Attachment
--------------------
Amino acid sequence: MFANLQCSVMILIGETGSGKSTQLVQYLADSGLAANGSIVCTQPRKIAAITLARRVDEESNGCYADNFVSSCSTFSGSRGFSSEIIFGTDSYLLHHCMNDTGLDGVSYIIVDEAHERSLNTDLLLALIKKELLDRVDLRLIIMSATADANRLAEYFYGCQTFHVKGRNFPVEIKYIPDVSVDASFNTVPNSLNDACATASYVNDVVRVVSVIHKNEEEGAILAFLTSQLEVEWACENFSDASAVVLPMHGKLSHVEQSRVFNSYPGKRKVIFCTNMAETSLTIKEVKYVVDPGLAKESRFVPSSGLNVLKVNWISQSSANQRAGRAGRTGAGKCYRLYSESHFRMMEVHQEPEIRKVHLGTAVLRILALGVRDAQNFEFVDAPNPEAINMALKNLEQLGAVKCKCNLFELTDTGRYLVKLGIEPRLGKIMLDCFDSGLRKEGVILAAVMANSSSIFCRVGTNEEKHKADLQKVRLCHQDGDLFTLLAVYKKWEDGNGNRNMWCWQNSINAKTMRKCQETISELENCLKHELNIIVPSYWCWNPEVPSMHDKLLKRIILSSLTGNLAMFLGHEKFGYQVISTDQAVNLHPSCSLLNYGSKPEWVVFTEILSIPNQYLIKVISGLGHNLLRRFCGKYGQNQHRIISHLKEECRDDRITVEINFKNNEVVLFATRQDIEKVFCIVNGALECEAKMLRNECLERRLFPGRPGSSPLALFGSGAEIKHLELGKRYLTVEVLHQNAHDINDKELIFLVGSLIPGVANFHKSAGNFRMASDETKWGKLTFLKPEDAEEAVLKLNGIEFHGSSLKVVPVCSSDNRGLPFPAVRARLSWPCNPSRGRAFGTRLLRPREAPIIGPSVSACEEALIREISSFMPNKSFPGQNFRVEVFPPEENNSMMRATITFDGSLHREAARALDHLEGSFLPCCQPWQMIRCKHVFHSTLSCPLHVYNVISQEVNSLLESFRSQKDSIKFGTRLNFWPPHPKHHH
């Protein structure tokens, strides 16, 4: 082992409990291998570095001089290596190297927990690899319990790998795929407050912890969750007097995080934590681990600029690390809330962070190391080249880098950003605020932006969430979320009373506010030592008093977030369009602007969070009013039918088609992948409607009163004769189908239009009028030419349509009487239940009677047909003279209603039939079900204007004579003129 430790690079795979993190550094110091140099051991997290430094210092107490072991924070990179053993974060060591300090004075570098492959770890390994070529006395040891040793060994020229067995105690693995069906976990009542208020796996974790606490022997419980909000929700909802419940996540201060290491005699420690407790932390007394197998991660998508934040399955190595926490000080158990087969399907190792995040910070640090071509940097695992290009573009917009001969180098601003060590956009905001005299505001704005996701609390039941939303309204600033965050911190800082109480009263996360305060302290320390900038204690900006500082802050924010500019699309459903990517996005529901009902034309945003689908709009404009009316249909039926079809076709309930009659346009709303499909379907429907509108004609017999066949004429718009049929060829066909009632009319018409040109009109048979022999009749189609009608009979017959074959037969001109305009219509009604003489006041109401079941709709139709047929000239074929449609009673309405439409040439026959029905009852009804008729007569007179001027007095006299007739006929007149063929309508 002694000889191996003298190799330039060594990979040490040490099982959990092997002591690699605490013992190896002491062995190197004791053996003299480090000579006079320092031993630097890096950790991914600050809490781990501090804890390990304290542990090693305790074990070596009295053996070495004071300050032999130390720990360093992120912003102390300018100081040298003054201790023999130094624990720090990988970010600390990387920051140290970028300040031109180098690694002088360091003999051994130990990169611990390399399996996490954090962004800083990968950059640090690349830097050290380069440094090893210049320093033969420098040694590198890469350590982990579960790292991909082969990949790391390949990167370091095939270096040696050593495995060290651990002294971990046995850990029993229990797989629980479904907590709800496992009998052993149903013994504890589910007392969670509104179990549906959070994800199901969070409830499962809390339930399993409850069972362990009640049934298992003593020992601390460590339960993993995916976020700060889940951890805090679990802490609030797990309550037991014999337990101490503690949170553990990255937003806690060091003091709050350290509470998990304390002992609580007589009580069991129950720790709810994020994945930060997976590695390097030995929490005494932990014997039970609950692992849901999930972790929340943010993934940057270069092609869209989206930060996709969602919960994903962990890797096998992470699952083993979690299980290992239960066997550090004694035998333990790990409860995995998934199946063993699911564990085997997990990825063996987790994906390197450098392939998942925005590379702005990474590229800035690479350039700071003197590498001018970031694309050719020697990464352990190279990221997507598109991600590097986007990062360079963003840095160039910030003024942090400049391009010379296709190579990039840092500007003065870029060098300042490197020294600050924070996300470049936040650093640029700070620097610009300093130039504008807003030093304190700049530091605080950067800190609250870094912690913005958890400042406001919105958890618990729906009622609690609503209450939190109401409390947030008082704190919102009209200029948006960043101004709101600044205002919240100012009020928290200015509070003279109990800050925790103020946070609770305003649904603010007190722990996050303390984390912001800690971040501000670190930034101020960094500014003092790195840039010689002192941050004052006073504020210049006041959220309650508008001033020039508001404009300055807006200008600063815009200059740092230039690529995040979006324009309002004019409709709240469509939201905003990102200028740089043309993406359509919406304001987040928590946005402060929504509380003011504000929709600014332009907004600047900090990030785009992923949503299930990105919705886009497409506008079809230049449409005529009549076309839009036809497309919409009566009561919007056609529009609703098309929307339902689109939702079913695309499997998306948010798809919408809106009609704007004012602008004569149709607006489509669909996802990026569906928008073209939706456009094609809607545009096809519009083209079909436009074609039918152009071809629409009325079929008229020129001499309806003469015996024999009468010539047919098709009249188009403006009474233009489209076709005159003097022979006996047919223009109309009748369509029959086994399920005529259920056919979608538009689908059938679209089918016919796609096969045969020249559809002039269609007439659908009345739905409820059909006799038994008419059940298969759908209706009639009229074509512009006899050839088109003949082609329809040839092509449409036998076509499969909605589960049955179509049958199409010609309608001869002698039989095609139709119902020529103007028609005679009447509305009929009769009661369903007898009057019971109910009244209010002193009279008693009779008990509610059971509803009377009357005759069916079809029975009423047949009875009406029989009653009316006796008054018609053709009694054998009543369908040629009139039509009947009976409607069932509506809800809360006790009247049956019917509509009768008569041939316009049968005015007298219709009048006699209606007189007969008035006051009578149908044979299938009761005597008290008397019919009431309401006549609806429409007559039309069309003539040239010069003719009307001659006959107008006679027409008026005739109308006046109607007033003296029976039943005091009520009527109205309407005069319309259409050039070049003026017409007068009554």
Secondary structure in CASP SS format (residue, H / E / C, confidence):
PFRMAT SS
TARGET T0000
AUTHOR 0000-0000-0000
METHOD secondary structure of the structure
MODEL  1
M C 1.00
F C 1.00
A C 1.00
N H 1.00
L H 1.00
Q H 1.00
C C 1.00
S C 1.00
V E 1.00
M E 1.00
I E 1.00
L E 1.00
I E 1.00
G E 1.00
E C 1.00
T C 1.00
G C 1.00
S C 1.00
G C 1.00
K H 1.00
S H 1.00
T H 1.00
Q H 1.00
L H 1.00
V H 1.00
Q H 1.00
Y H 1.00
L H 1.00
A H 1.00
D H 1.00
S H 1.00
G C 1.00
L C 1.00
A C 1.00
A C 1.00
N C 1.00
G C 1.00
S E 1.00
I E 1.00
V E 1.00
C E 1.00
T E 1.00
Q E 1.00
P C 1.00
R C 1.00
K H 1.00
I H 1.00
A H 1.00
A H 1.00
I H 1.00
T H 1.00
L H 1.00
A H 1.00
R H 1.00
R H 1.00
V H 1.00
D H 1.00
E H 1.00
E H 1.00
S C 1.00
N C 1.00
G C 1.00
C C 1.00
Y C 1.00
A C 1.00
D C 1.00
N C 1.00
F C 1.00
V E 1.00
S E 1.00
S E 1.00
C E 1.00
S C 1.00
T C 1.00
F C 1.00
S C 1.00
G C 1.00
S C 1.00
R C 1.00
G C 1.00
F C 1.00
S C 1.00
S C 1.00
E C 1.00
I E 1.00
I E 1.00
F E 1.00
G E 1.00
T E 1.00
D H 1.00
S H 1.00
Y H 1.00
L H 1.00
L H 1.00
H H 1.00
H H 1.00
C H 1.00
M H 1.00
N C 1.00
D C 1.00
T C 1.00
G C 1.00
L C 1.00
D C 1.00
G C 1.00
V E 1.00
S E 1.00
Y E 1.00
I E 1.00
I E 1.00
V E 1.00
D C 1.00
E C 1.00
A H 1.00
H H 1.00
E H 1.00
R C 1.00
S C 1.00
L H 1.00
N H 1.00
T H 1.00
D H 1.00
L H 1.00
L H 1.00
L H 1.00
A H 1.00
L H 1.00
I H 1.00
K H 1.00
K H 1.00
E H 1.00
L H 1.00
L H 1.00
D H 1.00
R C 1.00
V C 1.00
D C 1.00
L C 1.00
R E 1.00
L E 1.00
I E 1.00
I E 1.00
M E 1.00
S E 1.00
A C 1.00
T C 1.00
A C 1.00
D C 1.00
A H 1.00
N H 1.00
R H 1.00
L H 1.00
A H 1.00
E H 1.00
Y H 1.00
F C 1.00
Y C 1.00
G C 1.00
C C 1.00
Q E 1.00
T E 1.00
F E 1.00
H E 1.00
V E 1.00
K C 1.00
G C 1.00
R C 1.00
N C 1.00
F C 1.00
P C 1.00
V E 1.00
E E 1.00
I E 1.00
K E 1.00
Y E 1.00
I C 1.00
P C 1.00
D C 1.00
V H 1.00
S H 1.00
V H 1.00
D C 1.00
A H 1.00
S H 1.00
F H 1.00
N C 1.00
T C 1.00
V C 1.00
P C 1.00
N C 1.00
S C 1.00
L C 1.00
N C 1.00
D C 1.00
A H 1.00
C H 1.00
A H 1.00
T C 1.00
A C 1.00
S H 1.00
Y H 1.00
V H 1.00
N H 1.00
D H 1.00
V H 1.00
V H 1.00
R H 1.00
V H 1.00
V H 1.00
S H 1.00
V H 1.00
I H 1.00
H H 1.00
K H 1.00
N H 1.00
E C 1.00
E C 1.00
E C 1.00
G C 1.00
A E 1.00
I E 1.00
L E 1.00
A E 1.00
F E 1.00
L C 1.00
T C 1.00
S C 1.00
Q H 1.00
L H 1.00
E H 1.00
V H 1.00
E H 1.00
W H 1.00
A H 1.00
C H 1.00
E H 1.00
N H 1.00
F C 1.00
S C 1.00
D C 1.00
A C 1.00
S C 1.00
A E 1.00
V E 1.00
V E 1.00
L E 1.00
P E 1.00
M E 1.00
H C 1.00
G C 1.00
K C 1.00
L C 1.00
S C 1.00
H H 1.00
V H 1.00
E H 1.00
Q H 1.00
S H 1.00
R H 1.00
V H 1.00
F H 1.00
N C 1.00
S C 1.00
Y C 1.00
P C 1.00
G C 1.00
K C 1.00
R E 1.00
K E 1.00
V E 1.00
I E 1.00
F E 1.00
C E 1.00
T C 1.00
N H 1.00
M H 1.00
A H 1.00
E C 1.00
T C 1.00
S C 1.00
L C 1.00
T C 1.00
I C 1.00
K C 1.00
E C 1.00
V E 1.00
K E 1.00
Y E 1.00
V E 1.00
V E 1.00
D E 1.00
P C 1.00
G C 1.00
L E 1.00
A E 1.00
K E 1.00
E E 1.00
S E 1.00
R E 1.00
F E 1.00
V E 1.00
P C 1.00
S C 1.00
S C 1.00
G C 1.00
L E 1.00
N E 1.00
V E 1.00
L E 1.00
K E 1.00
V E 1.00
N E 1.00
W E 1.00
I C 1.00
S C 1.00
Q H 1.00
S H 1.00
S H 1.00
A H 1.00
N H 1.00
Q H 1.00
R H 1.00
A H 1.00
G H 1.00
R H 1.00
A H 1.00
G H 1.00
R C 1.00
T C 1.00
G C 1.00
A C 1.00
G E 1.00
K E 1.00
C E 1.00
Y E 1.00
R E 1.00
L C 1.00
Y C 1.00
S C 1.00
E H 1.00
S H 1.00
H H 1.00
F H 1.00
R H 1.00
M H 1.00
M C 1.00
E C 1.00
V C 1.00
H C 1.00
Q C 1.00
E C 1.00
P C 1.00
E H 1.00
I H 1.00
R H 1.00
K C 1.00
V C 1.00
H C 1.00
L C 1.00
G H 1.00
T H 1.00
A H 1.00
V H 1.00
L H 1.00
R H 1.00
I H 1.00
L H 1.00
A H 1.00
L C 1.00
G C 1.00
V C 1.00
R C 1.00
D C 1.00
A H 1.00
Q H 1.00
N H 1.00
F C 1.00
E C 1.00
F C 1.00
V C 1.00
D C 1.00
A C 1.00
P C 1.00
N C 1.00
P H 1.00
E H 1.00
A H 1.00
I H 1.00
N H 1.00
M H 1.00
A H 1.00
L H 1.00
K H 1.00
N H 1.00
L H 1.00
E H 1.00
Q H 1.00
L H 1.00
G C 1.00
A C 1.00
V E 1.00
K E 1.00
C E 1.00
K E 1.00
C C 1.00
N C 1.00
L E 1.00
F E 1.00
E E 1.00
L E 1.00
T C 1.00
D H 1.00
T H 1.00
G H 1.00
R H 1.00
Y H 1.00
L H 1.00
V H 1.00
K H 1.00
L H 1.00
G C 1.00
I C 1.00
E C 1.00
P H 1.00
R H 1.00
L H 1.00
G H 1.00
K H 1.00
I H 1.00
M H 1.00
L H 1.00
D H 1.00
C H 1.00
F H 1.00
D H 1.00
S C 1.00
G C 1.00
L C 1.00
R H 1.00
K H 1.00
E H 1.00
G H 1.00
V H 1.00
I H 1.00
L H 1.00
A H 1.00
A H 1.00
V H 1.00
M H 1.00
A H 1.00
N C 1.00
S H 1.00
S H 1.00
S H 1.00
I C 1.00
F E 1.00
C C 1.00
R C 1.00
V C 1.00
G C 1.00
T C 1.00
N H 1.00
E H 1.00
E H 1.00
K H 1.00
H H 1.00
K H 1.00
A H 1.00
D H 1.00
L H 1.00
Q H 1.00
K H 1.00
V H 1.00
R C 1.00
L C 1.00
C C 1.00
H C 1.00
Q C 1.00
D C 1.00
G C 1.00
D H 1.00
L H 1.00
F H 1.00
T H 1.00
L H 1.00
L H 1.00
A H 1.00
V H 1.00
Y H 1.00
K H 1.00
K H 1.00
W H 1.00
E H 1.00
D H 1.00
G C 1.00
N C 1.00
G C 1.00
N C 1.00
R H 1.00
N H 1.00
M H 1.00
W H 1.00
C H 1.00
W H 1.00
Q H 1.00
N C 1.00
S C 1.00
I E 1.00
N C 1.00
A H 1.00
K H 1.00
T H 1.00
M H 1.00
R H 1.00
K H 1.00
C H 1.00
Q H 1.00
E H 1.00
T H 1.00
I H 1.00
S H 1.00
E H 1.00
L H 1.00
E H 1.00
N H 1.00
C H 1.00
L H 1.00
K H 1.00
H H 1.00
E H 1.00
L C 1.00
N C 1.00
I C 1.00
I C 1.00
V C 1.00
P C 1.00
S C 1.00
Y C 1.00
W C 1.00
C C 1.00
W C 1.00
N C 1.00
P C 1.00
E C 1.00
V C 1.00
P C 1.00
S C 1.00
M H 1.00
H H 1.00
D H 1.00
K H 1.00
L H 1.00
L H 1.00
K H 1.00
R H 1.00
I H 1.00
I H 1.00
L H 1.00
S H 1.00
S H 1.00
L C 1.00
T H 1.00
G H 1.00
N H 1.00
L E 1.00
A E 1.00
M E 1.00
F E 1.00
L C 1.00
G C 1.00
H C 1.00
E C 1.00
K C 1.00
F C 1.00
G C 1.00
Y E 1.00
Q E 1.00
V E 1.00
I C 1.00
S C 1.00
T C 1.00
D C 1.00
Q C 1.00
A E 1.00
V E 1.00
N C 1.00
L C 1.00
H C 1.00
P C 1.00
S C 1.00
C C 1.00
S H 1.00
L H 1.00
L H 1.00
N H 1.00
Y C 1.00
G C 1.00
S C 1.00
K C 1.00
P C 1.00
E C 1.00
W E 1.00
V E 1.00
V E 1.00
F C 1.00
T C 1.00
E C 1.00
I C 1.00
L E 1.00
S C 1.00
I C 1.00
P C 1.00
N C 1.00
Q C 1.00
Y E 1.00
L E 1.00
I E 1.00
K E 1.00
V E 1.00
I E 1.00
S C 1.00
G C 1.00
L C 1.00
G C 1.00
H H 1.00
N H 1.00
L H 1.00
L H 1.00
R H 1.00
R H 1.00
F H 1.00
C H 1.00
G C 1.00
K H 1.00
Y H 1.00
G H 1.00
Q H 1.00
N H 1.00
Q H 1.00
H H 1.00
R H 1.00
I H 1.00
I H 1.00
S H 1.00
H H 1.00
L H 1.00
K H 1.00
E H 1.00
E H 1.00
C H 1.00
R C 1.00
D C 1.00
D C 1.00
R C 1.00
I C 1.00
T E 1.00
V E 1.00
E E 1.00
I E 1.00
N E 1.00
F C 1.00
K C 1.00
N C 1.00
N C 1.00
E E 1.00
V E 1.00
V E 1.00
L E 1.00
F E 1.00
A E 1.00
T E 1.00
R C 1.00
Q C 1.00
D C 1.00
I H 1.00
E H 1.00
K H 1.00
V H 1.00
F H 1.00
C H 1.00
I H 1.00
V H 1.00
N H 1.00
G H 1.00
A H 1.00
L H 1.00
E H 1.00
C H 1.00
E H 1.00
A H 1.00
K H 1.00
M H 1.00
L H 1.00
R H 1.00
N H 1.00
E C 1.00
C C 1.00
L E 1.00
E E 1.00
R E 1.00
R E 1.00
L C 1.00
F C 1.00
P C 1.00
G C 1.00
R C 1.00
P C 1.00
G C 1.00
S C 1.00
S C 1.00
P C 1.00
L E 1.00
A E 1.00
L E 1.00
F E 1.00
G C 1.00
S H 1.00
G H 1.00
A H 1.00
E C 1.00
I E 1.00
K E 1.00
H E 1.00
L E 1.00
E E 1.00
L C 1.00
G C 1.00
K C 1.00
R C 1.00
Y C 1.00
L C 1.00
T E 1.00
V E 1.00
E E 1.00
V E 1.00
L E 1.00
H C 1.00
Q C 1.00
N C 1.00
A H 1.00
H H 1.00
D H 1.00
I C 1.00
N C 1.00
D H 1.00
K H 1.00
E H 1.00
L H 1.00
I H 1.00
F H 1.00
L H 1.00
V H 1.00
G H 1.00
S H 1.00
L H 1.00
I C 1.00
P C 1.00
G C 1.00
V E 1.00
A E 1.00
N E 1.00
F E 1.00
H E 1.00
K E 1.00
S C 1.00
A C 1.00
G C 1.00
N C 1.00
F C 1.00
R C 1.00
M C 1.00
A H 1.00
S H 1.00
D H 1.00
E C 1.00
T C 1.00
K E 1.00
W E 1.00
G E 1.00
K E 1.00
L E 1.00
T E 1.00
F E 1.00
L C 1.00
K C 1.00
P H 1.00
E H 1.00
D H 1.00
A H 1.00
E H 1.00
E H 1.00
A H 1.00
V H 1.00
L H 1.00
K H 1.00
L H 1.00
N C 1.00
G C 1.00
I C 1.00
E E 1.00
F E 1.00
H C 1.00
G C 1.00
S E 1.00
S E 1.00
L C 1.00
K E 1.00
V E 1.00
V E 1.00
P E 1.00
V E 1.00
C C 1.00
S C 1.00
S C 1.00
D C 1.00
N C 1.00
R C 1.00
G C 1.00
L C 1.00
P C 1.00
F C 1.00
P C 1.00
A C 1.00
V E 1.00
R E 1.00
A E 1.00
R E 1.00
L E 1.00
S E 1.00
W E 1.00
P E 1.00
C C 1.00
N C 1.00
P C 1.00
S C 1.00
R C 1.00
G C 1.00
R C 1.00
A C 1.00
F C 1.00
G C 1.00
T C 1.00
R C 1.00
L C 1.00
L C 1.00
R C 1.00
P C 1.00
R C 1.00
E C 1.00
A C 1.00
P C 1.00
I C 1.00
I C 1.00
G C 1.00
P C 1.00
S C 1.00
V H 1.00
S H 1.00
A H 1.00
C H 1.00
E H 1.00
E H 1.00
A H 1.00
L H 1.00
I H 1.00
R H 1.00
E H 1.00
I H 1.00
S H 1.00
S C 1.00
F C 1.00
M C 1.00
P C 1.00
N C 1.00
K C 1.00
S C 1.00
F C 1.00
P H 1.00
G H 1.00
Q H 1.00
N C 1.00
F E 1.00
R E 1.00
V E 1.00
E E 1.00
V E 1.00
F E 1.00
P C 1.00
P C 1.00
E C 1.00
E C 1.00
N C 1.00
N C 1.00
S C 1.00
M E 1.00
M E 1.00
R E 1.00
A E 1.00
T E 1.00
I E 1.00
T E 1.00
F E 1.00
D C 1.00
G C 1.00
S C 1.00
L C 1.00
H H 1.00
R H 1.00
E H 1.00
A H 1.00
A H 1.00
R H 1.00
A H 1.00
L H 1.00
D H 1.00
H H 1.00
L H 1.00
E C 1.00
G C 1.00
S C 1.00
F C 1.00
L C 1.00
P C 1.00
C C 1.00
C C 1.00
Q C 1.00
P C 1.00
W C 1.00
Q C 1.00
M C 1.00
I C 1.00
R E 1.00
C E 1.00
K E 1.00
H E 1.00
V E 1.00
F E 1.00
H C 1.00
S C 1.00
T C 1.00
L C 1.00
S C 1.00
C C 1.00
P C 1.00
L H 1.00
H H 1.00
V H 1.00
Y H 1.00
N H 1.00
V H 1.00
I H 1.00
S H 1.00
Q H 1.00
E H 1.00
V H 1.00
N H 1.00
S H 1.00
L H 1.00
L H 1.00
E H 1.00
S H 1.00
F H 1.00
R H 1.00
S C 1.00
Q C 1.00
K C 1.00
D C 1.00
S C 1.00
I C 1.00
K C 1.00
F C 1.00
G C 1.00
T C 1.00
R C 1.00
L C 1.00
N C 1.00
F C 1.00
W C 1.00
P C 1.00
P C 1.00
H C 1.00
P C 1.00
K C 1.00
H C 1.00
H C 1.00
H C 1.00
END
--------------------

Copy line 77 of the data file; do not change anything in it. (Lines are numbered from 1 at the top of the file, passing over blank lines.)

V E 1.00